• Brown E.M.
      Agonists of the retinoic acid- and retinoid X-receptors inhibit hepatocyte growth factor secretion and expression in U87 human astrocytoma cells.
      ].
      Given the inhibitory effect of ATRA on the GF protumor action observed in in vitro studies, we decided to use ATRA as a chemopreventive agent, starting the treatment 3 d before hepatectomy and maintaining it postoperatively to test whether an inhibitory effect is produced also in the in vivo situation. We found that this retinoic acid was able to drastically reduce the number of macroscopic metastases, not only in the liver, but also those located in the lung. In addition, we observed that the mean size of the metastatic foci was also significantly smaller, indicating that ATRA is also able to delay the development of remnant metastasis. All of these factors contribute to the increase in overall survival of treated animals.
      These in vivo effects progressed with no noticeable side effects, only a transient reduction in WBC count and an augmentation of ALP levels being observed. This ALP increase in response to ATRA has been also previously reported by other authors, which suggests the involvement of molecular mechanisms related to retinoic acid nuclear receptors, RARα and RARβ, to explain this effect [
      • Wan Y.
      • Yang S.
      • Sun F.
      • Wang J.
      • Chen Q.
      • Hong A.
      All-trans retinoic acid induces chromatin remodeling at the promoter of the mouse liver, bone, and kidney alkaline phosphatase gene in C3H10T 1/2 cells.
      ]. Moreover, other authors have recently described that some retinoids, including ATRA, promote the regeneration of liver mass and function with full recovery after partial hepatectomy [
      • Kimura M.
      • Watanabe M.
      • Ishibashi N.
      • Yanagida S.
      • Ogihara M.
      Acyclic retinoid NIK-333 accelerates liver regeneration and lowers serum transaminase activities in 70% partially hepatectomized rats in vivo.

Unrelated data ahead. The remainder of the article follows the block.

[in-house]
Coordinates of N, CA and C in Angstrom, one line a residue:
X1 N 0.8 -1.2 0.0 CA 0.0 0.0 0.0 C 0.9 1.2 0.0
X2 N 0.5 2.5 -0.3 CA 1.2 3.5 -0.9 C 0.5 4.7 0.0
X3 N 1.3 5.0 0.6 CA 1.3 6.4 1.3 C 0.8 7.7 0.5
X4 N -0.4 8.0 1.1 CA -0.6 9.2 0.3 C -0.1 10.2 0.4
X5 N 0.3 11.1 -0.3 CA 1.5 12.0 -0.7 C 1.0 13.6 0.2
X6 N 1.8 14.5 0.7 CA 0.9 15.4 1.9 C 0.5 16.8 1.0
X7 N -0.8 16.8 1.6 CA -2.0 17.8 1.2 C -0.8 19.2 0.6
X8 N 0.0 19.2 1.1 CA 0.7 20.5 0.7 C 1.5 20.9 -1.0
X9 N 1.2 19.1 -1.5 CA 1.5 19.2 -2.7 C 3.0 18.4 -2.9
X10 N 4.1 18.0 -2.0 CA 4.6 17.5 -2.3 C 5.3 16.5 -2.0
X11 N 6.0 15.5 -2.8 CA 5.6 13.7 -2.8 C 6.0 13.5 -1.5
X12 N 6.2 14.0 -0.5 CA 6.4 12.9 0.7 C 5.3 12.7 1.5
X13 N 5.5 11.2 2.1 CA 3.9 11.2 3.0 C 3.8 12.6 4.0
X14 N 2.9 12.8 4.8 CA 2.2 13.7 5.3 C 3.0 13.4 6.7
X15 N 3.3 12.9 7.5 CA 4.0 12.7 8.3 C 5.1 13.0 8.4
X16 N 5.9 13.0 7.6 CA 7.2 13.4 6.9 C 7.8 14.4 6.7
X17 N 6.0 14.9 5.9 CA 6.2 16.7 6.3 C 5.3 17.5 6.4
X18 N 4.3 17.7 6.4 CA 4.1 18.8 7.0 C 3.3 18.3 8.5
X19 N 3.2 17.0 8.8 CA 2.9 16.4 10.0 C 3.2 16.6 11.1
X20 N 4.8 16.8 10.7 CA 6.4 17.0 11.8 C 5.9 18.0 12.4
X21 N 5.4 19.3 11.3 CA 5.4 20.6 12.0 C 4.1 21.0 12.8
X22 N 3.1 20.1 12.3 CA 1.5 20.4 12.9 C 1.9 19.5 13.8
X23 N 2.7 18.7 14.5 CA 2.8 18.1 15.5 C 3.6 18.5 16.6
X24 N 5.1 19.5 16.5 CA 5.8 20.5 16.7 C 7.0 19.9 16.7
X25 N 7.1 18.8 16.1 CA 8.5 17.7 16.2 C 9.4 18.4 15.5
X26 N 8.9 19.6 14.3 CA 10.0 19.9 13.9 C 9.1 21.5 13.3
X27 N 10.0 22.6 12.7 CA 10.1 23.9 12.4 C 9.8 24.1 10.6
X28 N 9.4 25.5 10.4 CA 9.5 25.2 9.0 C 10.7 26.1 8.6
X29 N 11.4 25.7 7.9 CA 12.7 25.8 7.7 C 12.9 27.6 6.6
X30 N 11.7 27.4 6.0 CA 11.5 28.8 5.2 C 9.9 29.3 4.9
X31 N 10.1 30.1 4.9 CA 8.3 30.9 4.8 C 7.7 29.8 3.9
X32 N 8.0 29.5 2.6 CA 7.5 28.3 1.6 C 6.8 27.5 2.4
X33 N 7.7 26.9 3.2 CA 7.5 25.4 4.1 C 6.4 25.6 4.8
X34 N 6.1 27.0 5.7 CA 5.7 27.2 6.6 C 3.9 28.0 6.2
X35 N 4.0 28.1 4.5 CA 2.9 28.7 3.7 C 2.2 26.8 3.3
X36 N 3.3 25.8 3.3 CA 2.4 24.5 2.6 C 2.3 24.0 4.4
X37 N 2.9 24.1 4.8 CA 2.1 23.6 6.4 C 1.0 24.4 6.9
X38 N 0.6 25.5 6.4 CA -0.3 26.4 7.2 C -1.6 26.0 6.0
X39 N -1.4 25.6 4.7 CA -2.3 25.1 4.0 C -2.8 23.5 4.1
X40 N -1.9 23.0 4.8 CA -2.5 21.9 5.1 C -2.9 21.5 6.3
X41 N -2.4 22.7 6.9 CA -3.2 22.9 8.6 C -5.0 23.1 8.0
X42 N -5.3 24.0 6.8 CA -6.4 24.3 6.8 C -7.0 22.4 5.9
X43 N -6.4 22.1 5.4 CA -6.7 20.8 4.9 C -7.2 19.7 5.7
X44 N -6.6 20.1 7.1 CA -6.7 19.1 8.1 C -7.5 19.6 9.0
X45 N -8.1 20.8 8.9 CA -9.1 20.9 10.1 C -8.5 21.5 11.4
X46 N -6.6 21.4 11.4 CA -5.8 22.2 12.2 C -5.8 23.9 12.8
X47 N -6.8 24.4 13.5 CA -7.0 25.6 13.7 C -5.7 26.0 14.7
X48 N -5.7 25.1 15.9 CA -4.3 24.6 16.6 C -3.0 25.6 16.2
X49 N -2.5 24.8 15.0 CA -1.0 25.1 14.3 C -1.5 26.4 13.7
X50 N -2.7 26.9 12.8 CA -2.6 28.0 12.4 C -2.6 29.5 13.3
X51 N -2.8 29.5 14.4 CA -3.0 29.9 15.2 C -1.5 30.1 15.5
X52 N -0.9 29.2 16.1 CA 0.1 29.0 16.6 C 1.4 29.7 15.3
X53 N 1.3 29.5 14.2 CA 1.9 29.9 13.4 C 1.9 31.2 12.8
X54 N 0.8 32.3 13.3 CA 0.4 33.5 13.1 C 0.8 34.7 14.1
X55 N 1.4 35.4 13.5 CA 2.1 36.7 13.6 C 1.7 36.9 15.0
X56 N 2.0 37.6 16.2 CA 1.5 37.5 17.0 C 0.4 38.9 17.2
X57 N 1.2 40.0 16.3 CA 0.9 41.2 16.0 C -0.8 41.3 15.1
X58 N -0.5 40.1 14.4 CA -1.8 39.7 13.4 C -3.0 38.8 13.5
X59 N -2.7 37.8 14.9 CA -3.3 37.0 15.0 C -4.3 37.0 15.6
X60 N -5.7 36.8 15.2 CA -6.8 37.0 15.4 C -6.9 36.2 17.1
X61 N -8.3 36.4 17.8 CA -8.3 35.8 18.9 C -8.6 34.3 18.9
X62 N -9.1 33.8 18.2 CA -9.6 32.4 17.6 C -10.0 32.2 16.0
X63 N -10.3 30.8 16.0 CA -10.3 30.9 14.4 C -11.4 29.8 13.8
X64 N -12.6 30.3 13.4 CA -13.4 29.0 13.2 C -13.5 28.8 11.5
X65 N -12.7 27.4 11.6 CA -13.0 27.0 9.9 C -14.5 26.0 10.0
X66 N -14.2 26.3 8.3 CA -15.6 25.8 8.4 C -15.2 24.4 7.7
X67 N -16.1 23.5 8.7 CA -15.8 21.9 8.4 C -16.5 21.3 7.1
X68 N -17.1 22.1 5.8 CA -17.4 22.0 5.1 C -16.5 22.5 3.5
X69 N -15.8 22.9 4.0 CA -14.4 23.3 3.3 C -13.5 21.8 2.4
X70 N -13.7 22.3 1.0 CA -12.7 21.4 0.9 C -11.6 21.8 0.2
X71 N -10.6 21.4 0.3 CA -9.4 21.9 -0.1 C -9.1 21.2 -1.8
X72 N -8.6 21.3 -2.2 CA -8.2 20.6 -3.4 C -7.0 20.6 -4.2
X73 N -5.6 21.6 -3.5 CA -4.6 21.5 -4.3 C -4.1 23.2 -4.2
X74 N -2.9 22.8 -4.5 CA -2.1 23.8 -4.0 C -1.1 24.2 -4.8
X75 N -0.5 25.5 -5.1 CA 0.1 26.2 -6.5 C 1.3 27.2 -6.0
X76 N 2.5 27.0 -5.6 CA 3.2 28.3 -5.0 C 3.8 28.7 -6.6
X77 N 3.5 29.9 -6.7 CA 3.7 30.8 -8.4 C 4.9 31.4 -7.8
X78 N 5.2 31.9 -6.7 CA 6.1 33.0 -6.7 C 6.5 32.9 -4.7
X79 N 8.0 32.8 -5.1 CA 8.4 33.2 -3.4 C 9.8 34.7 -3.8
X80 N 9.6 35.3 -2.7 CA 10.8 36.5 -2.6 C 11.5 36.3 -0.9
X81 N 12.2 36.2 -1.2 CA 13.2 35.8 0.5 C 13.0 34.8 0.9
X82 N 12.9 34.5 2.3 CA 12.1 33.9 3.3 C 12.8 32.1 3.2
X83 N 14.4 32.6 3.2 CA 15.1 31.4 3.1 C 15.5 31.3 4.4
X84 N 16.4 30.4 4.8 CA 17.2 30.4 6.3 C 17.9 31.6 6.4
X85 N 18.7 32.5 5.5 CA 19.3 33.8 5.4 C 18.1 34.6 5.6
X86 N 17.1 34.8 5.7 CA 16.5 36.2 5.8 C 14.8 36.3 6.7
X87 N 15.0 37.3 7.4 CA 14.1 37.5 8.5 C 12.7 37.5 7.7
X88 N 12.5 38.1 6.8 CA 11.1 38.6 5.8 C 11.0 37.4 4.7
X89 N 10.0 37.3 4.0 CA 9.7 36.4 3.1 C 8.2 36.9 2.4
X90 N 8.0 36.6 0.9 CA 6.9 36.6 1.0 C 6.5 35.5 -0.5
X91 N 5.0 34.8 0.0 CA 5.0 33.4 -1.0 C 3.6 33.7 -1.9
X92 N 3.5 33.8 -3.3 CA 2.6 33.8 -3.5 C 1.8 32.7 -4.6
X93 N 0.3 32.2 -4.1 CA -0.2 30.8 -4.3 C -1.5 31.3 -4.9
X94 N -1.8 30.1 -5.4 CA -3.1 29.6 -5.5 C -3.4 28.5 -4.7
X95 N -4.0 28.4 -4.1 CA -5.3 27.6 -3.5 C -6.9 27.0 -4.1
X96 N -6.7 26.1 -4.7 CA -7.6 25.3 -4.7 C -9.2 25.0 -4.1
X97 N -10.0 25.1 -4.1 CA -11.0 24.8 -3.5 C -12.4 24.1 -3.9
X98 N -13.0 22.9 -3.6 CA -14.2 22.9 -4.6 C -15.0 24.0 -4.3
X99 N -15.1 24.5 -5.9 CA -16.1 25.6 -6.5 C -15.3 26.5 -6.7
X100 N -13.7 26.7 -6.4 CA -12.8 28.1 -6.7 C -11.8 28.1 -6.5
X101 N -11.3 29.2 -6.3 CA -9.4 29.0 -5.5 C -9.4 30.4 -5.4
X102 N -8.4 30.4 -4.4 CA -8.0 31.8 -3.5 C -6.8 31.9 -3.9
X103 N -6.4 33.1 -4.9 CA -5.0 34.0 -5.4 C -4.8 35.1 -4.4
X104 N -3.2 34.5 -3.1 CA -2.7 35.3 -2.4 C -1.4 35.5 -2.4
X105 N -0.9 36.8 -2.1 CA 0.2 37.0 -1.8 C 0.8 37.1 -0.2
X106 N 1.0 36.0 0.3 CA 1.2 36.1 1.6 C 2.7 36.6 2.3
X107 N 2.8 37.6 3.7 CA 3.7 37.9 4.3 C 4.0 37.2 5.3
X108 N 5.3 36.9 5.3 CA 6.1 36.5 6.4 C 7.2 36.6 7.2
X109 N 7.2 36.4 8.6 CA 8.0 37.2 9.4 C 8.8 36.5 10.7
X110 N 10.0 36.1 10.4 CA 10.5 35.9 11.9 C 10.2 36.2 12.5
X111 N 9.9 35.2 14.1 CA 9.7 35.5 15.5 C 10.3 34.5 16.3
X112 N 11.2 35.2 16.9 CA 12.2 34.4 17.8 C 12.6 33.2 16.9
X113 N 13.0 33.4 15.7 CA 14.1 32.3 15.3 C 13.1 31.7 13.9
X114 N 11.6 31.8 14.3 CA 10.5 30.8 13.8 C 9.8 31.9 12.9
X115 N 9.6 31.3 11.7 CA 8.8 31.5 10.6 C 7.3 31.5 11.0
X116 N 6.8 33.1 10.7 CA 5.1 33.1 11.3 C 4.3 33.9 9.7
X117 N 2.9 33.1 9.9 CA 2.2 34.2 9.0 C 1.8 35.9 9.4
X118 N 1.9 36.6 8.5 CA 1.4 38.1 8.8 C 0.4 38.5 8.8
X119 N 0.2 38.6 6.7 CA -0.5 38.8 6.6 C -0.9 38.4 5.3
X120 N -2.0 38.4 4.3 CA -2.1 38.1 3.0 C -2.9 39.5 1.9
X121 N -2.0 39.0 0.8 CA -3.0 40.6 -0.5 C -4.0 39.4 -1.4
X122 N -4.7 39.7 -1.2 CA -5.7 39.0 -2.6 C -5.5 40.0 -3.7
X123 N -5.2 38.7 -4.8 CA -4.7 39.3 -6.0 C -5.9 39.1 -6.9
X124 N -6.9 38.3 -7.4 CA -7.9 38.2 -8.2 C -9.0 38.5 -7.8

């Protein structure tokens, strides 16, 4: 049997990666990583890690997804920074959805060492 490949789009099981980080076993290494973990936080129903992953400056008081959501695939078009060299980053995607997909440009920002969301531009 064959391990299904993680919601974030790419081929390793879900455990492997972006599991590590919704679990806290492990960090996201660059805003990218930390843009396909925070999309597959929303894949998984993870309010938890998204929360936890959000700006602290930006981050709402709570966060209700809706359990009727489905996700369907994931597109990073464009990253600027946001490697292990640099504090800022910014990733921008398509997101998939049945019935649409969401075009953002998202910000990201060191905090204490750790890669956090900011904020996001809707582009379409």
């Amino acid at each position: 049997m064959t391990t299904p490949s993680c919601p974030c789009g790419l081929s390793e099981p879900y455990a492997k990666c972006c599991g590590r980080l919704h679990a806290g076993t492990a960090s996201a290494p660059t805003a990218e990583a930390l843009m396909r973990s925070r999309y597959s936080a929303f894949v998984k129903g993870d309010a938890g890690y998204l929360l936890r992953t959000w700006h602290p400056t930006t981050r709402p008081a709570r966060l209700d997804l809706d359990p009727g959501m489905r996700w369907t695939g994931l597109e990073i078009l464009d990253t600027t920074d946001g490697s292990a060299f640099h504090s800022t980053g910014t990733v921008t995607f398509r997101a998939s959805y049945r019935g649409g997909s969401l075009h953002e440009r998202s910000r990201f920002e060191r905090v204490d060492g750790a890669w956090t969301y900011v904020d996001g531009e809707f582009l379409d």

].
      In the light of these data, it seems reasonable to hypothesize that ATRA administration as neoadjuvant therapy could improve the effectiveness of conventional treatment for liver metastasis based on surgery and chemotherapy. Several lines of evidence obtained from different tumor models support this idea; namely, it has been observed that adding ATRA to chemotherapeutic agents, including celecoxib [
      • Liu J.P.
      • Wei H.B.
      • Zheng Z.H.
      • Guo W.P.
      • Fang J.F.
      Celecoxib increases retinoid sensitivity in human colon cancer cell lines.
      ], placlitaxel [
      • Hong G.Y.
      • Jeong Y.I.
      • Lee S.J.
      • Lee E.
      • Oh J.S.
      • Lee H.
      Combination of paclitaxel- and retinoic acid-incorporated nanoparticles for the treatment of CT-26 colon carcinoma.
      ], cisplatin [
      • Arrieta O.
      • Gonzalez-De la Rosa C.H.
      • Arechaga-Ocampo E.
      • et al.
      Randomized phase II trial of all-trans-retinoic acid with chemotherapy based on paclitaxel and cisplatin as first-line treatment in patients with advanced non-small-cell lung cancer.
      ], and also CY [
      • Song X.X.
      • Guo W.Z.
      • Cui J.F.
      • et al.
      A tritherapy combination of a fusion protein vaccine with immune-modulating doses of sequential chemotherapies in an optimized regimen completely eradicates large tumors in mice.
      ], could be an effective treatment for the inhibition of invasion and proliferation of tumor cells. The mechanisms of action of the antitumor effects of these combinations involve apoptosis induction, by increasing expression of RARβ, and synergistic antiproliferative effect on tumor cells; in addition, in the case of ATRA plus CY, it has been found that this combination creates a favorable host environment by reducing secretion of VEGF and some interleukins, such as interleukin 6 and interleukin 10 [
      • Song X.X.
      • Guo W.Z.
      • Cui J.F.
      • et al.
      A tritherapy combination of a fusion protein vaccine with immune-modulating doses of sequential chemotherapies in an optimized regimen completely eradicates large tumors in mice.